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Humor Your Tumor

This column will hereafter be a permanent feature of this web site, although its content will change monthly. It is dedicated to all individuals (and their loved ones) who are now battling cancer, and to Survivors whose cancer is in remission. I’ll occasionally leave you with a joke. This will usually be related to cancer, or some other source of stress in our lives. If you’ve heard a joke along these lines that you love, and would like to see it made available to everyone in this column, please send it to me at HaHaRemedy@viconet.com.


Humor Your Tumor
(June 1999)

By Paul McGhee, PhD.

Psychoneuroimmunology and Humor

II. Emotion is the Key

"The chemicals that are running our body and our brain are the same chemicals that are involved in emotion. And that says to me that . . . we'd better pay more attention to emotions with respect to health."

-Candace Pert

Candace Pert, one of the most respected researchers in the field of mind/body medicine, noted in Bill Moyers Healing and the Mind television series that emotions--registered and stored in the body in the form of chemical messages--are the best candidate for the key to the health connection between mind and body. It is through the emotions experienced in connection with your thoughts and attitudes--actually through the neurochemical changes that accompany these emotions--that your mind acquires the power to influence whether you get sick or remain well. (For an excellent overview of this area of research, see Pert's 1997 book, The Molecules of Emotion.)

The key, argues Pert, is found in complex molecules called neuropeptides. "A peptide is made up of amino acids, which are the building blocks of protein. There are twenty-three different amino acids. Peptides are amino acids strung together very much like pearls strung along a necklace."(1)

Peptides are found throughout the body, including the brain and immune system. The brain contains about 60 different neuropeptides, including endorphins. Neuropeptides are the means by which all cells in the body communicate with each other. This includes brain-brain messages, brain-body messages, body-body messages and body-brain messages.

Individual cells, including brain cells, immune cells, and other body cells, have receptor sites that receive neuropeptides. The kind of neuropeptides available to cells is constantly changing, reflecting variations in your emotions throughout the day. The exact combinations of neuropeptides released during different emotional states has not yet been determined.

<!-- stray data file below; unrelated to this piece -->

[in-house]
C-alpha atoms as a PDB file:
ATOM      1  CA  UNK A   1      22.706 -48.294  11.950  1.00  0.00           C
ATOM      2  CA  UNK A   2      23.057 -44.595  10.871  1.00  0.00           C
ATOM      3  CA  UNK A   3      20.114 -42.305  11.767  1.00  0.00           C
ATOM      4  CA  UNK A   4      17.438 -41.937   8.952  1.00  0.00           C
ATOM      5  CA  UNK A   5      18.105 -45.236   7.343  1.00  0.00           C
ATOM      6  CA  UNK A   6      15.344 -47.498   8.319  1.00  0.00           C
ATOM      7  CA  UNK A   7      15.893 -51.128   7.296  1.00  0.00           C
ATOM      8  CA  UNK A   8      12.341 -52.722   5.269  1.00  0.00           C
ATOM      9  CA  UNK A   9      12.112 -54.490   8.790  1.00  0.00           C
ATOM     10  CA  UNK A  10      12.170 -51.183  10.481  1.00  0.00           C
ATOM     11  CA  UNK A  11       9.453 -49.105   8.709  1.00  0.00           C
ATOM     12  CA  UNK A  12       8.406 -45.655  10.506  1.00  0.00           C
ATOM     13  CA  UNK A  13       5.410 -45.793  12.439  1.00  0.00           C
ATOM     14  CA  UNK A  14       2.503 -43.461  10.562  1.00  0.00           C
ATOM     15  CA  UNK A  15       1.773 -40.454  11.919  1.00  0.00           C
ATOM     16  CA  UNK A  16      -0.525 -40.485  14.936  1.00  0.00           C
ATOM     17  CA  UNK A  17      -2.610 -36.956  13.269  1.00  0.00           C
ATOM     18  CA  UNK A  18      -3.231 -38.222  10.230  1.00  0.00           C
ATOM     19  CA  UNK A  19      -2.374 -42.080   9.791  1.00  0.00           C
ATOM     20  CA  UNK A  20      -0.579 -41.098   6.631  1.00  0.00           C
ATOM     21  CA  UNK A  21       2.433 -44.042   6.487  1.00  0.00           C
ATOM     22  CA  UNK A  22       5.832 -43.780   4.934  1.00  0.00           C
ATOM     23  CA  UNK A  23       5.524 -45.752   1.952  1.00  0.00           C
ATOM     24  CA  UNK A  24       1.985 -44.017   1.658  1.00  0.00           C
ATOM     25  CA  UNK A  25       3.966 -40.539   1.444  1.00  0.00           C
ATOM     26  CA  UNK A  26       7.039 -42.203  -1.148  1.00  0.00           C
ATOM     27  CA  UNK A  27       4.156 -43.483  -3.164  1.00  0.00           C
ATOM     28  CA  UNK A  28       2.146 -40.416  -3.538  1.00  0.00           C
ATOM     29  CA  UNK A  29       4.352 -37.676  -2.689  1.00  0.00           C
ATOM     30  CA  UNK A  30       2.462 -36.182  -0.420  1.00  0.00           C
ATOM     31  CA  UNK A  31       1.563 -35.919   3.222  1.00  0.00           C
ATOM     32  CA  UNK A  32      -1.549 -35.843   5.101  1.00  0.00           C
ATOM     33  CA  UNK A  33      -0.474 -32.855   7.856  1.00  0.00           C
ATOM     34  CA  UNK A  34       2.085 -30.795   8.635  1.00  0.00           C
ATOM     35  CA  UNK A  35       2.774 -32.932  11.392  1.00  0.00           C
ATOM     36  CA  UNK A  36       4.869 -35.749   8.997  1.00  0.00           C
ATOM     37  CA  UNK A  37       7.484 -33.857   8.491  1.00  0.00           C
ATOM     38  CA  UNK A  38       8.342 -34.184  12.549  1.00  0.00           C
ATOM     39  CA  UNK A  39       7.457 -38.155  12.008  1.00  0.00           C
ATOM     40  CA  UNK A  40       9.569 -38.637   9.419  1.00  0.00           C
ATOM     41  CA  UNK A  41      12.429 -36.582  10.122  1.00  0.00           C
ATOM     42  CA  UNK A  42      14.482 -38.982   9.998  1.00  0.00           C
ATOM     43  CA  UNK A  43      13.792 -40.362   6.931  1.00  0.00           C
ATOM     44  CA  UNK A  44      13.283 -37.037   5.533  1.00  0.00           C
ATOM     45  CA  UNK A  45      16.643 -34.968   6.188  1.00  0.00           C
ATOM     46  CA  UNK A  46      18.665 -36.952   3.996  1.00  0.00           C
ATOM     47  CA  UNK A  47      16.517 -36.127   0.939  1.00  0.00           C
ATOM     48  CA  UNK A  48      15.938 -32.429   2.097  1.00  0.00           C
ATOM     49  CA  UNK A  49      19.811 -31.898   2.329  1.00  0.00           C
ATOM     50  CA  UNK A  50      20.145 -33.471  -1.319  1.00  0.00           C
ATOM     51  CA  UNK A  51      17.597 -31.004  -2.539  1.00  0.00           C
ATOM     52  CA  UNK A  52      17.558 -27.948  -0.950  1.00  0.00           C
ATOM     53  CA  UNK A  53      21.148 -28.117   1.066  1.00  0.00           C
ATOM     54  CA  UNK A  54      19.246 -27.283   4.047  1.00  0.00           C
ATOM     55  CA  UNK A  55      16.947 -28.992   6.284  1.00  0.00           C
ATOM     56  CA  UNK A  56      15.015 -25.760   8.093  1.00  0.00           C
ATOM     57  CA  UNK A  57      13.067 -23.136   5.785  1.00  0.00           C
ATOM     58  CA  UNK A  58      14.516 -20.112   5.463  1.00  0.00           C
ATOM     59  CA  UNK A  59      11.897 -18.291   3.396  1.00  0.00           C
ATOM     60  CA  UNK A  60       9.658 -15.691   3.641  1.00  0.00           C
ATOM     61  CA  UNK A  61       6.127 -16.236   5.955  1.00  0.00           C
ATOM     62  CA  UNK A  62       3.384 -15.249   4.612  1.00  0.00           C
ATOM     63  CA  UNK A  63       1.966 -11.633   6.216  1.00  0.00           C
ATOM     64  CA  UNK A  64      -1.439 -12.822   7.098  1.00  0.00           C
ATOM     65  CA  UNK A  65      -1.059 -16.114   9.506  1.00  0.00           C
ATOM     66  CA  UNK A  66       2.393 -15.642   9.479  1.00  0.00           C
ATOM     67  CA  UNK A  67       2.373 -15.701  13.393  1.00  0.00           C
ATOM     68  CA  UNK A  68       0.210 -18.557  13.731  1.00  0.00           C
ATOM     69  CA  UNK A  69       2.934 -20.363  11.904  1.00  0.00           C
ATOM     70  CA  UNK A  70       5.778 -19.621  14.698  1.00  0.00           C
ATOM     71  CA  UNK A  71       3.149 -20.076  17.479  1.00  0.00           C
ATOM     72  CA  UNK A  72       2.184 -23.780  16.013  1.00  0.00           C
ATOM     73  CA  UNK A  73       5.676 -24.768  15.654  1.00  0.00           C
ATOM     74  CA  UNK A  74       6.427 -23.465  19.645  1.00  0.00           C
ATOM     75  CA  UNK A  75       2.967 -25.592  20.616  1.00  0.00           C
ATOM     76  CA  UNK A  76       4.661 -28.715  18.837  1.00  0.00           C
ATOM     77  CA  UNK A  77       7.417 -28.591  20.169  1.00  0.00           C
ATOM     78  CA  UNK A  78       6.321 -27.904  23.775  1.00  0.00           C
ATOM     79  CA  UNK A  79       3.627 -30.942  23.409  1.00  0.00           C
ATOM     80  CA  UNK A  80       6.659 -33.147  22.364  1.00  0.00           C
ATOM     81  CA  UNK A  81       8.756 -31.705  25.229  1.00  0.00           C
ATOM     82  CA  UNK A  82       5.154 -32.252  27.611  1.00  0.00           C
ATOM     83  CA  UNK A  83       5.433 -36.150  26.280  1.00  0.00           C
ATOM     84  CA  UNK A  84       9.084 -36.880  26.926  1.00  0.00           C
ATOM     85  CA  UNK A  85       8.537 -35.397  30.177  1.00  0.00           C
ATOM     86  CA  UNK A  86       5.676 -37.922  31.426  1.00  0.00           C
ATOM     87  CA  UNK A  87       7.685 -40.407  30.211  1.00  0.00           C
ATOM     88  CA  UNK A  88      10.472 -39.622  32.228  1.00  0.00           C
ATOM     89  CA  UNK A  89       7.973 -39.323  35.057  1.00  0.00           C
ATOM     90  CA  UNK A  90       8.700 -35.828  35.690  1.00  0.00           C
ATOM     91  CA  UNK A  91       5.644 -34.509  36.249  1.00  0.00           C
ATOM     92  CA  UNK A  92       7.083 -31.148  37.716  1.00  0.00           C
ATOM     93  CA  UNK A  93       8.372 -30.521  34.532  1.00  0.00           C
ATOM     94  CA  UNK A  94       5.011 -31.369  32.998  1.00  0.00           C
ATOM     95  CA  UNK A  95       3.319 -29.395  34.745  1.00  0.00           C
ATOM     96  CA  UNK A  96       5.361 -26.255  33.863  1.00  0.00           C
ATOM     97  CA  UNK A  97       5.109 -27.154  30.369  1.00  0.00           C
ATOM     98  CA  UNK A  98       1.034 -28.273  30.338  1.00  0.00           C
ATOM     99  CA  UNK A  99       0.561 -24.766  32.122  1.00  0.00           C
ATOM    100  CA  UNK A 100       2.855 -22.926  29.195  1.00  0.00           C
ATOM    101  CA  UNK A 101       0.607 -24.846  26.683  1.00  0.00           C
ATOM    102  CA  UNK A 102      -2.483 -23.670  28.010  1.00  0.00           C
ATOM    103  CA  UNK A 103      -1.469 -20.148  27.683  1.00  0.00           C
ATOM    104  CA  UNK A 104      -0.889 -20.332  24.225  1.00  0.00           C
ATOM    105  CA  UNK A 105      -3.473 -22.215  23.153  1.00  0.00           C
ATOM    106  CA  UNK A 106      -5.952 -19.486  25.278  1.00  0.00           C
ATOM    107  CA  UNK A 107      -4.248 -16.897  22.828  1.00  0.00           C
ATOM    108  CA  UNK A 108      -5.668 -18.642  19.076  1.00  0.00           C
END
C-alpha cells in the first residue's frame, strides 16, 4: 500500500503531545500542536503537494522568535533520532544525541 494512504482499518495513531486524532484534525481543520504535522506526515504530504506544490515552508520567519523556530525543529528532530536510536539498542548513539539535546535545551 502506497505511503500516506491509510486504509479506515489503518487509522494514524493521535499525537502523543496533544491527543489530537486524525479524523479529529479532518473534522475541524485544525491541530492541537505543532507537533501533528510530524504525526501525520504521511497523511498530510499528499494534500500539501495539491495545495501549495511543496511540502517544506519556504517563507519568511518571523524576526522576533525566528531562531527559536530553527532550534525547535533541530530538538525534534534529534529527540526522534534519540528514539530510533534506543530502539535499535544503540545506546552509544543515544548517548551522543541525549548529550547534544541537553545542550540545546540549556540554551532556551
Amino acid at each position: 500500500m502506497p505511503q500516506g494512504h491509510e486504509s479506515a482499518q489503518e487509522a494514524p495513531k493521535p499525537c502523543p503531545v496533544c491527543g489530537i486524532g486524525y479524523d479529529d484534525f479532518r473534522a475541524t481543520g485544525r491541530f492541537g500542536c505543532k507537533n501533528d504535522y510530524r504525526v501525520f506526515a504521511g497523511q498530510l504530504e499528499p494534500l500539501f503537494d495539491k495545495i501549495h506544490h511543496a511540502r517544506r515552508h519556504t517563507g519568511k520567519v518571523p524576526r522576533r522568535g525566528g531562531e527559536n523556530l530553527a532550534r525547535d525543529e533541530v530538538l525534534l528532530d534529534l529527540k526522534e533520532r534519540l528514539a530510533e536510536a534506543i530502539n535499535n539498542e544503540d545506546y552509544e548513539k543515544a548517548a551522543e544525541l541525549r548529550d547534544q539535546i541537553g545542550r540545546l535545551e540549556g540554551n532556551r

The kinds and number of emotion-linked neuropeptides available at receptor sites of cells influences the probability of staying well or getting sick. "Viruses use these same receptors to enter into a cell, and depending on how much of the . . . natural peptide for that receptor is around, the virus will have an easier or harder time getting into the cell. So our emotional state will affect whether we'll get sick from the same loading dose of a virus."(2)

This kind of conclusion from a researcher at the cutting edge of research on the mind/body connection should provide all the motivation you need to begin developing tools to manage your emotional state on a day-to-day basis. The precise role of such emotion-linked changes in neuropeptides in cancer has not yet been determined. It does seem safe to conclude, however, that persistent emotional states of any kind do have the potential to either contribute to health and wellness, or disrupt it.

It is no coincidence that people are commonly drawn to humor in the midst of difficult periods in their life. They recognize from their own experience that a good laugh helps substitute a positive for a negative frame of mind. One of the mosts frequent comments I get after my programs for cancer patients is something like, "You know, it's so true. There's no way I would have been able to get through all this if I couldn't laugh at some of the things that happen."

While they are talking about humor's ability to help them cope, we now know that being able to cope also influences your body's biochemimstry. By learning to improve your sense of humor, you help insure that the chemical messages Dr. Pert is talking about are working for you, not against you.

[Adapted from Dr. McGhee's book, Health, Healing and the Amuse System: Humor as Survival Training.]

1Pert, C. The chemical communications. In B. Moyers, Healing and the Mind. New York: 1993, p. 176.
2Pert, C. In B. Moyers, p. 190.

[Note: Check this site every month for new information on how humor improves the quality of your life and helps you cope with cancer.] HaHaRemedy@viconet.com.

Click here to link to Dr. McGhee's web site at www.LaughterRemedy.com.


 Archive (1999)

Click HERE for additional articles by Dr. McGhee on Humor and health/coping.